African iris – The jewel of the savannah

The flowers of the African iris opens into a beautiful configuration that inspired one of its other names – the butterfly iris.

Coupled with dense clumps of leaves that make for dramatic ground cover, it’s no wonder that the African iris is a show-stopper on the African savannah.

The African Iris Plant

African iris in its natural environment

Resembling its iris relatives, the African iris has long, upright, spiky leaves and flower stalks that bear a succession of blooms. A prolific flowerer, the African iris carries its 7-cm flowers on a wiry, arching stem.

Its white or yellow blossoms consist of 5-6 slightly curled drooping petals. These are layered beneath a second set of petals of a contrasting colour that emerges in a vertical position from the centre.

The robust plant has dense clumps of stiff sword-like leaves that radiate up and out in a fan-shaped pattern. The narrow leaves are a glossy dark green mostly 25-30 mm wide, almost the same as the stems. The foliage typically remains evergreen throughout winter unless burnt by chilly temperatures.

The African iris is a perennial plant with a moderate growth rate, reaching almost 1 meter tall and over 1 meter across. It is a tough drought-resistant plant that thrives best under the full intensity of the African sun.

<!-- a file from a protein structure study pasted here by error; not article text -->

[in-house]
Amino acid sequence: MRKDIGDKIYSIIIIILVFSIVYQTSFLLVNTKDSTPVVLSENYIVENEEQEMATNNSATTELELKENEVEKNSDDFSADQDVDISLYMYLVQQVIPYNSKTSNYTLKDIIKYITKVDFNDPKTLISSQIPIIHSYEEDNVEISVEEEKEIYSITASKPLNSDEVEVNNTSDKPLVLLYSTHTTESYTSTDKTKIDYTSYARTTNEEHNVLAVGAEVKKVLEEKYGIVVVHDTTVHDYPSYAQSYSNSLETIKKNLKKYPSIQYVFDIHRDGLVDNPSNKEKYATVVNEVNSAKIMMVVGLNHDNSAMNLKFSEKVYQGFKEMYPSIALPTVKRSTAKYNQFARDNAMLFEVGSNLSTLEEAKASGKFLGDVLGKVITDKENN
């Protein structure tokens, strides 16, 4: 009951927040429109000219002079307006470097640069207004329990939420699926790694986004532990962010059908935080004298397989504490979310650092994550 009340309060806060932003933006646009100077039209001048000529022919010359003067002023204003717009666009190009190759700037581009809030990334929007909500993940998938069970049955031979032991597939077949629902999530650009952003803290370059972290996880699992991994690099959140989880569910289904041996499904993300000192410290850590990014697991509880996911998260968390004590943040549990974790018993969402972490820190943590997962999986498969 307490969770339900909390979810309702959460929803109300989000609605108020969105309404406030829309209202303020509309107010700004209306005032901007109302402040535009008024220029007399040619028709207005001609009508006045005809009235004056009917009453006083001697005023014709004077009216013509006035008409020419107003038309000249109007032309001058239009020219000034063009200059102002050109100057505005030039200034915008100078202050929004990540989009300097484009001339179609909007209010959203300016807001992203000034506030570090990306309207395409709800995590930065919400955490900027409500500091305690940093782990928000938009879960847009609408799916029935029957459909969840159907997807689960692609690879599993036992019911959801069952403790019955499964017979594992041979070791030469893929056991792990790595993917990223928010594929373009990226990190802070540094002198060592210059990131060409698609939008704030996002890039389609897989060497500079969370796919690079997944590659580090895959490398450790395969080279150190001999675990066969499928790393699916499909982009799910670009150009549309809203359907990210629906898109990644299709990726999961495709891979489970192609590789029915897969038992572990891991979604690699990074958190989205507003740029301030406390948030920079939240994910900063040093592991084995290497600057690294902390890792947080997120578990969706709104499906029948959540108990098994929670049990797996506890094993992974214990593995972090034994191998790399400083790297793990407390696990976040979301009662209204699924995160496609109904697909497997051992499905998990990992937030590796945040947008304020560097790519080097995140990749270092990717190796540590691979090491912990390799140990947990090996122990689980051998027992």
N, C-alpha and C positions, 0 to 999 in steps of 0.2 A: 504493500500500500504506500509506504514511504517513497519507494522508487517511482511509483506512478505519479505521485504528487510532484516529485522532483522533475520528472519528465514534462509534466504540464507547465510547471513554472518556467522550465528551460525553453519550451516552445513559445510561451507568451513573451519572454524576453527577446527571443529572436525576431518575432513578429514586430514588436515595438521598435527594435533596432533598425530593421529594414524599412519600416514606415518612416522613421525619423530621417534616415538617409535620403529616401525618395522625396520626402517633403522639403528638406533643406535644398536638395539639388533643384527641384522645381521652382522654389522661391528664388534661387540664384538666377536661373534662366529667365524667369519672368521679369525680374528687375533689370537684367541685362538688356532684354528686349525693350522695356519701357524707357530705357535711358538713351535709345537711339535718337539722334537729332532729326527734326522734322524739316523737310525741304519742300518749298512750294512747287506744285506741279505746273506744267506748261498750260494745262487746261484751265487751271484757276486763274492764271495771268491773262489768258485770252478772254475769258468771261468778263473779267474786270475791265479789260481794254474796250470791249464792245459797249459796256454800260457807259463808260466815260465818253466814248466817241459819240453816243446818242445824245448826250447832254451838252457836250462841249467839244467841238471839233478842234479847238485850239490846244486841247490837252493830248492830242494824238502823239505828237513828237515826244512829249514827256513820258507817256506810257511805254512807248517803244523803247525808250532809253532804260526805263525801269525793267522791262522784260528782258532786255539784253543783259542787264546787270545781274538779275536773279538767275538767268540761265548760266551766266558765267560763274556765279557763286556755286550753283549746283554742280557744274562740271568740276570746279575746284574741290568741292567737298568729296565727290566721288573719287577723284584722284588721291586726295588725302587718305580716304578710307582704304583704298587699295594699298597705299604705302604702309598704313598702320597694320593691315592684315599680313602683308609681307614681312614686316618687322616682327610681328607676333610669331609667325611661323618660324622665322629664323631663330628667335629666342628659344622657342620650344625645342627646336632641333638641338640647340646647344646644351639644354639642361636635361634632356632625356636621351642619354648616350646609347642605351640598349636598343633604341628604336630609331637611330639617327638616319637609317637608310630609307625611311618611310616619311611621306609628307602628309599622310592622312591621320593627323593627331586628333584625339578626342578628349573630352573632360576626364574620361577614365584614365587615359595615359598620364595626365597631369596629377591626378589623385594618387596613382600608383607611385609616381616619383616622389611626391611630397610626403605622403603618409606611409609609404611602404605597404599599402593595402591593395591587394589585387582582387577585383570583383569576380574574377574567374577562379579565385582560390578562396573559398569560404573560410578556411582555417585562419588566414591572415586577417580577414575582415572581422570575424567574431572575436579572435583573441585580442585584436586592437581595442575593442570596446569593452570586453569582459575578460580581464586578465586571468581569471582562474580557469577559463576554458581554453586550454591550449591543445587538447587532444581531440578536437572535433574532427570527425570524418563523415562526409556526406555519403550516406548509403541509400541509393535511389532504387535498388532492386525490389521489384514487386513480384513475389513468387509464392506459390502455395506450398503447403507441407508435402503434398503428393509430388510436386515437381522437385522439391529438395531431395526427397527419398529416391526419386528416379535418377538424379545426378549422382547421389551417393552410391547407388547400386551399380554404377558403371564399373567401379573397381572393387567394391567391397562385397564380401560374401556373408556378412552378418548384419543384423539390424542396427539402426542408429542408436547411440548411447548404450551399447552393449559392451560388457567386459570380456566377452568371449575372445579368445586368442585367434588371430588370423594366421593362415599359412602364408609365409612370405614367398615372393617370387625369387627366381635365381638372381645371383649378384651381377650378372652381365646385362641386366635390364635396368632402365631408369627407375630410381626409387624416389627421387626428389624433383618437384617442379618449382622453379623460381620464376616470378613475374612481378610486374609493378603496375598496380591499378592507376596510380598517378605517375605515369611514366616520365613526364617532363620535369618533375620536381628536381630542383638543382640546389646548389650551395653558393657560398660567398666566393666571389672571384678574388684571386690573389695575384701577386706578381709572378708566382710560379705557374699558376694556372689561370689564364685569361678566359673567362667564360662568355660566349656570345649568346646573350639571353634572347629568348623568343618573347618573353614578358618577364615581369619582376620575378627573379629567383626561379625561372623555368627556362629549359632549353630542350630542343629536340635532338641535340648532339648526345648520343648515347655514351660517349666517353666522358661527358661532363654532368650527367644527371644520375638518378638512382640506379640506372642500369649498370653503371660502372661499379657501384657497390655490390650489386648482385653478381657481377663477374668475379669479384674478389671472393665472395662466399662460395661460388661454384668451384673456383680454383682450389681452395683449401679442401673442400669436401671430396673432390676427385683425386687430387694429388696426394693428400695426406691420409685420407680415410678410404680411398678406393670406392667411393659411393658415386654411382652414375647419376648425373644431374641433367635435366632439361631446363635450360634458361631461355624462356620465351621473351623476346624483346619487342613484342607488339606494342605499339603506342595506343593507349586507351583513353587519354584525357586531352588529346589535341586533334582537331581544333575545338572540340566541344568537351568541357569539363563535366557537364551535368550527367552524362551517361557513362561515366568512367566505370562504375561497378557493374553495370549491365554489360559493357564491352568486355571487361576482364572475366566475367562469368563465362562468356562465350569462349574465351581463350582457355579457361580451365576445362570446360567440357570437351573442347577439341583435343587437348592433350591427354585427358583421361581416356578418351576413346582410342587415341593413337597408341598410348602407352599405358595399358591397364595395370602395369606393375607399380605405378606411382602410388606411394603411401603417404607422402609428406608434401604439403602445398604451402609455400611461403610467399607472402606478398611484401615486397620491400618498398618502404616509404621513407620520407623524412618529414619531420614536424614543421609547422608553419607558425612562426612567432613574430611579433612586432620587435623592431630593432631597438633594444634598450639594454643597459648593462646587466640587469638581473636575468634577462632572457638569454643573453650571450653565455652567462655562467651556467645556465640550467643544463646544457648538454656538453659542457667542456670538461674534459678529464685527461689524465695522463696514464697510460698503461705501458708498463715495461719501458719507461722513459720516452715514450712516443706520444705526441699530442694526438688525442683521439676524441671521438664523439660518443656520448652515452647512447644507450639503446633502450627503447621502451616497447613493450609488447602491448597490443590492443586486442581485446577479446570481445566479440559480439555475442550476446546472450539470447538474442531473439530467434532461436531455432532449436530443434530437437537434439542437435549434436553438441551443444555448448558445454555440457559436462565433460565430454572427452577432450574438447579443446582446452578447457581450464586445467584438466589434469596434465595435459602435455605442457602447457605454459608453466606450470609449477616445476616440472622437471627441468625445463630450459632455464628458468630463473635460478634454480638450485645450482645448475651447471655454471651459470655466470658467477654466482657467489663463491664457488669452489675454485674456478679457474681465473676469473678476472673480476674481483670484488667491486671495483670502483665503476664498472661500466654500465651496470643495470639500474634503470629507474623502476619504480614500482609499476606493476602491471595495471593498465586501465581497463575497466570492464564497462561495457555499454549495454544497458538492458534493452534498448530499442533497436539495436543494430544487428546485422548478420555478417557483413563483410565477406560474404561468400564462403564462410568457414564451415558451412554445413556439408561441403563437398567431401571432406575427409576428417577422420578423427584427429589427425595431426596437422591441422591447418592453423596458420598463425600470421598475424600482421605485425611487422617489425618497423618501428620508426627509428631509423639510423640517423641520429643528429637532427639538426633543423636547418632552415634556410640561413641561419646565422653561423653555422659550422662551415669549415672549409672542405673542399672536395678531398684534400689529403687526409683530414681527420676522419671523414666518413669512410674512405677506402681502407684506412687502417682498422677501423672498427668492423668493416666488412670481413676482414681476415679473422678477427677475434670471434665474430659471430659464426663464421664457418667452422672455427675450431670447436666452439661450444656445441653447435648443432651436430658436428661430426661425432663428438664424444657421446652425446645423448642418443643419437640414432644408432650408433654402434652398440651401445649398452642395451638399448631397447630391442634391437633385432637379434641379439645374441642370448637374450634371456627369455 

The plant grows and spreads by rhizomes, with plantlets developing on the flower stalks and rooting easily once they touch the ground. Its fruit is an oval-shaped capsule that disintegrates to release black seeds.

The African iris comes in two colours: white and yellow, with the main difference between the two species being their flowers.

White African Iris

Fly resting on an African iris petal

The flowers of the white African iris are more rounded with three distinct petal layers. Its outer white petals are marked with gold close to the base, while the inner white petals have a brown marking at the base. Its innermost petals are narrower and violet in colour.

The white African iris has fewer, larger and tidier leaves and the flowers burst from the stalks amid stiff, evergreen foliage.

Yellow African Iris

The yellow African iris, also known as the fortnight lily

The yellow African iris is characterized by large, grassy clumps of dark green leaves with many 7-8 cm flowers. The flowers are tinted yellow with three dark brown spots, each of which is bordered by an orange outline.

When Do African Irises Bloom?

The flowers of the African iris are showy, unique and striking. They are produced sporadically throughout the year, especially during spring and early summer. Although the flowers are short-lived – lasting just a day, they are quickly replaced. This is because the plant blooms in profusion over an extended period.

The blooms usually come in bursts, with a fortnight of rest between flowering events. Every stalk produces a big supply of buds, giving rise to numerous blooms. The flowers are typically closed to the world by midday, except on overcast days.

Where to See the African Iris

African irises in bloom